Baring (bâr´Ĭng), British family of bankers. Sir Francis Baring (1740–1810) founded (1763) the John and Francis Baring Company, which he renamed Baring Brothers and Company in 1806. At first the firm acted as import and export agents for others, but it soon became an independent merchant bank. Sir Francis, a close associate of William Pitt the Younger, helped finance the Napoleonic Wars and underwrote marine insurance. He was succeeded by his son Alexander Baring (later 1st baron Ashburton; 1774–1848), who was a pioneer in the financing of United States trade. He was (1834) president of the Board of Trade in the first administration of Sir Robert Peel and was raised to the peerage in 1835. He was the British commissioner sent to the United States in 1842 to negotiate the Webster-Ashburton Treaty. The family continued to manage the firm and by 1890 its importance to the British government was such that the Bank of England guaranteed their debts to save them from bankruptcy when Argentina defaulted (1890) on bond payments. Members of the Baring family were also notable public servants. The more important members of the family include Thomas George Baring, 1st earl of Northbrook (1826–1904), a Liberal statesman who served as a successful viceroy of India (1872–76); Evelyn Baring, 1st earl of Cromer; Maurice Baring (1874–1945), author; and George Rowland Stanley Baring, 3d earl of Cromer (1918–91), governor of the Bank of England (1961–66) and ambassador to the United States (1971–74).
See R. W. Hidy, The House of Baring in American Trade and Finance, 1763–1861 (1949).
"Baring." The Columbia Encyclopedia, 6th ed.. . Encyclopedia.com. (January 17, 2018). http://www.encyclopedia.com/reference/encyclopedias-almanacs-transcripts-and-maps/baring
"Baring." The Columbia Encyclopedia, 6th ed.. . Retrieved January 17, 2018 from Encyclopedia.com: http://www.encyclopedia.com/reference/encyclopedias-almanacs-transcripts-and-maps/baring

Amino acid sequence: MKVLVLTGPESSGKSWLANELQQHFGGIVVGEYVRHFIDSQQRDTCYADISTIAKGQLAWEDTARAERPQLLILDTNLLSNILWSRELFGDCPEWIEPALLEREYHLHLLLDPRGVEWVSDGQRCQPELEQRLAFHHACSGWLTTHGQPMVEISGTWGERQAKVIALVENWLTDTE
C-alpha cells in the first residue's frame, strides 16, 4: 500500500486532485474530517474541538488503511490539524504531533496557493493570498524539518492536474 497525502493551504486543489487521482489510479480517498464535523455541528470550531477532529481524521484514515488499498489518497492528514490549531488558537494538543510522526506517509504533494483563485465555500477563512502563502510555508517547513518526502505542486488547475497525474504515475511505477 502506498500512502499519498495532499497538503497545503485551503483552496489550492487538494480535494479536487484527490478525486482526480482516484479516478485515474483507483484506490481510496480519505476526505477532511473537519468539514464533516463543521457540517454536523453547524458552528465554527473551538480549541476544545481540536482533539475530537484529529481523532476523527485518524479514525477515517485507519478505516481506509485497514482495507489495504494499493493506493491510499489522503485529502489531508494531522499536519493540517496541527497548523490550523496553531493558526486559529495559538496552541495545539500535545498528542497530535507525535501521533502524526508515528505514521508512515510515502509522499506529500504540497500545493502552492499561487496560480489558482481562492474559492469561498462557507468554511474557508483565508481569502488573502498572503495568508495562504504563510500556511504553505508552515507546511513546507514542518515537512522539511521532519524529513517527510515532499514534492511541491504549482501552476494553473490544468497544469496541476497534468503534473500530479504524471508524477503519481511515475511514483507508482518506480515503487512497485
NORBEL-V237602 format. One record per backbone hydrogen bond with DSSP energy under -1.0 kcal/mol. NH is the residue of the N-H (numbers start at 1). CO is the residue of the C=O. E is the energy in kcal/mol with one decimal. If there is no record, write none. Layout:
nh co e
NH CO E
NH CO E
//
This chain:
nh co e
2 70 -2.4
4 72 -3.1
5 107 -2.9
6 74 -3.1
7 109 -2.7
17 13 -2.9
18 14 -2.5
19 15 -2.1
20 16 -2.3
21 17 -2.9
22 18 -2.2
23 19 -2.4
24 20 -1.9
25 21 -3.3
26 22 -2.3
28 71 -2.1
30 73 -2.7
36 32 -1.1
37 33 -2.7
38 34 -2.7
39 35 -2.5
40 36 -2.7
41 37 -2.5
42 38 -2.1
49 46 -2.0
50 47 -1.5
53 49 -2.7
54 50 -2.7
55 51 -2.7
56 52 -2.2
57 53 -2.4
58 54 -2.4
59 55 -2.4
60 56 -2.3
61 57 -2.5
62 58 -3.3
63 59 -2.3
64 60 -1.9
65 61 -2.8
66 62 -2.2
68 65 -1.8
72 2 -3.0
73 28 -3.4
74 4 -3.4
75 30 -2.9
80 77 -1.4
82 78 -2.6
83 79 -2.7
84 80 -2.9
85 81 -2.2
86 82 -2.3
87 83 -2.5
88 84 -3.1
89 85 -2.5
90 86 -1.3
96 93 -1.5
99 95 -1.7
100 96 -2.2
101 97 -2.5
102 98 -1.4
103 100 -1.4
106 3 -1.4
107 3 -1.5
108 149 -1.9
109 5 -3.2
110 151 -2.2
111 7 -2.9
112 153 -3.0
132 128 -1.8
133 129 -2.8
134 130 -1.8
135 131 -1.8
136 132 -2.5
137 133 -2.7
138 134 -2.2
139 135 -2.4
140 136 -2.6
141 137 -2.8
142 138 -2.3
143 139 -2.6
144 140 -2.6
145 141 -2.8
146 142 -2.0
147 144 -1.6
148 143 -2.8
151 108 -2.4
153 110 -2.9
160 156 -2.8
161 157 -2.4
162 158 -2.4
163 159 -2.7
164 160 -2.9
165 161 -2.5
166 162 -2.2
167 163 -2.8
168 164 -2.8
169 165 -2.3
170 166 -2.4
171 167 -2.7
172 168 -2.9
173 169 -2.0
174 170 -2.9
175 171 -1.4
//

Encyclopedia.com gives you the ability to cite reference entries and articles according to common styles from the Modern Language Association (MLA), The Chicago Manual of Style, and the American Psychological Association (APA).
Within the “Cite this article” tool, pick a style to see how all available information looks when formatted according to that style. Then, copy and paste the text into your bibliography or works cited list.
Because each style has its own formatting nuances that evolve over time and not all information is available for every reference entry or article, Encyclopedia.com cannot guarantee each citation it generates. Therefore, it’s best to use Encyclopedia.com citations as a starting point before checking the style against your school or publication’s requirements and the most-recent information available at these sites:
Modern Language Association
The Chicago Manual of Style
American Psychological Association
- Most online reference entries and articles do not have page numbers. Therefore, that information is unavailable for most Encyclopedia.com content. However, the date of retrieval is often important. Refer to each style’s convention regarding the best way to format page numbers and retrieval dates.
- In addition to the MLA, Chicago, and APA styles, your school, university, publication, or institution may have its own requirements for citations. Therefore, be sure to refer to those guidelines when editing your bibliography or works cited list.